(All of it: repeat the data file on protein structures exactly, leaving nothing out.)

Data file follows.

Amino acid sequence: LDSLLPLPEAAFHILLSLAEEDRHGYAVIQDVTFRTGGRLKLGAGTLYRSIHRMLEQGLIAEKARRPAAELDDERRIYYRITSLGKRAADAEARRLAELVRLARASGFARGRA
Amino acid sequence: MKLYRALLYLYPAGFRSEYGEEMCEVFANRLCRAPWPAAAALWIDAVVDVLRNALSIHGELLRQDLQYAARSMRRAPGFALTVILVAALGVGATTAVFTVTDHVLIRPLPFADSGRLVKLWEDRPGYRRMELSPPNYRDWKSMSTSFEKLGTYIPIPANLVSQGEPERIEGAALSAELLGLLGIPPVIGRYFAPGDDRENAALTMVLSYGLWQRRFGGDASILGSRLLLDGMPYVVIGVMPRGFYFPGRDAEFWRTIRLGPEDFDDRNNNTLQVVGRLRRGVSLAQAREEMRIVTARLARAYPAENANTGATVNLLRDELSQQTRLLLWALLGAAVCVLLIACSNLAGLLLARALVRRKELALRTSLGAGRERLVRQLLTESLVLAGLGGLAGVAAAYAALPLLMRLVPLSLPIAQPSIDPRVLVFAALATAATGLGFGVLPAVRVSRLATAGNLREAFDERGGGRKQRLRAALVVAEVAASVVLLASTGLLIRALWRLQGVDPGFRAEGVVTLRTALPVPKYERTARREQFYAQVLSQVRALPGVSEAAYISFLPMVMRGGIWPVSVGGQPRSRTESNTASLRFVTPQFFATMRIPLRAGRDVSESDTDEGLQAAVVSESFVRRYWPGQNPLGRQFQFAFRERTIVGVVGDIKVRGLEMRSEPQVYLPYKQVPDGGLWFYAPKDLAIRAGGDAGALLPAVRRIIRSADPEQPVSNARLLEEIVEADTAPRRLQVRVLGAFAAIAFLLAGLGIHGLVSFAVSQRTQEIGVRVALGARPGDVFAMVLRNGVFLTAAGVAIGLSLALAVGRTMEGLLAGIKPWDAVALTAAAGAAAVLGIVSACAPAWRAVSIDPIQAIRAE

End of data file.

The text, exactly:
Amino acid sequence: LDSLLPLPEAAFHILLSLAEEDRHGYAVIQDVTFRTGGRLKLGAGTLYRSIHRMLEQGLIAEKARRPAAELDDERRIYYRITSLGKRAADAEARRLAELVRLARASGFARGRA
Amino acid sequence: MKLYRALLYLYPAGFRSEYGEEMCEVFANRLCRAPWPAAAALWIDAVVDVLRNALSIHGELLRQDLQYAARSMRRAPGFALTVILVAALGVGATTAVFTVTDHVLIRPLPFADSGRLVKLWEDRPGYRRMELSPPNYRDWKSMSTSFEKLGTYIPIPANLVSQGEPERIEGAALSAELLGLLGIPPVIGRYFAPGDDRENAALTMVLSYGLWQRRFGGDASILGSRLLLDGMPYVVIGVMPRGFYFPGRDAEFWRTIRLGPEDFDDRNNNTLQVVGRLRRGVSLAQAREEMRIVTARLARAYPAENANTGATVNLLRDELSQQTRLLLWALLGAAVCVLLIACSNLAGLLLARALVRRKELALRTSLGAGRERLVRQLLTESLVLAGLGGLAGVAAAYAALPLLMRLVPLSLPIAQPSIDPRVLVFAALATAATGLGFGVLPAVRVSRLATAGNLREAFDERGGGRKQRLRAALVVAEVAASVVLLASTGLLIRALWRLQGVDPGFRAEGVVTLRTALPVPKYERTARREQFYAQVLSQVRALPGVSEAAYISFLPMVMRGGIWPVSVGGQPRSRTESNTASLRFVTPQFFATMRIPLRAGRDVSESDTDEGLQAAVVSESFVRRYWPGQNPLGRQFQFAFRERTIVGVVGDIKVRGLEMRSEPQVYLPYKQVPDGGLWFYAPKDLAIRAGGDAGALLPAVRRIIRSADPEQPVSNARLLEEIVEADTAPRRLQVRVLGAFAAIAFLLAGLGIHGLVSFAVSQRTQEIGVRVALGARPGDVFAMVLRNGVFLTAAGVAIGLSLALAVGRTMEGLLAGIKPWDAVALTAAAGAAAVLGIVSACAPAWRAVSIDPIQAIRAE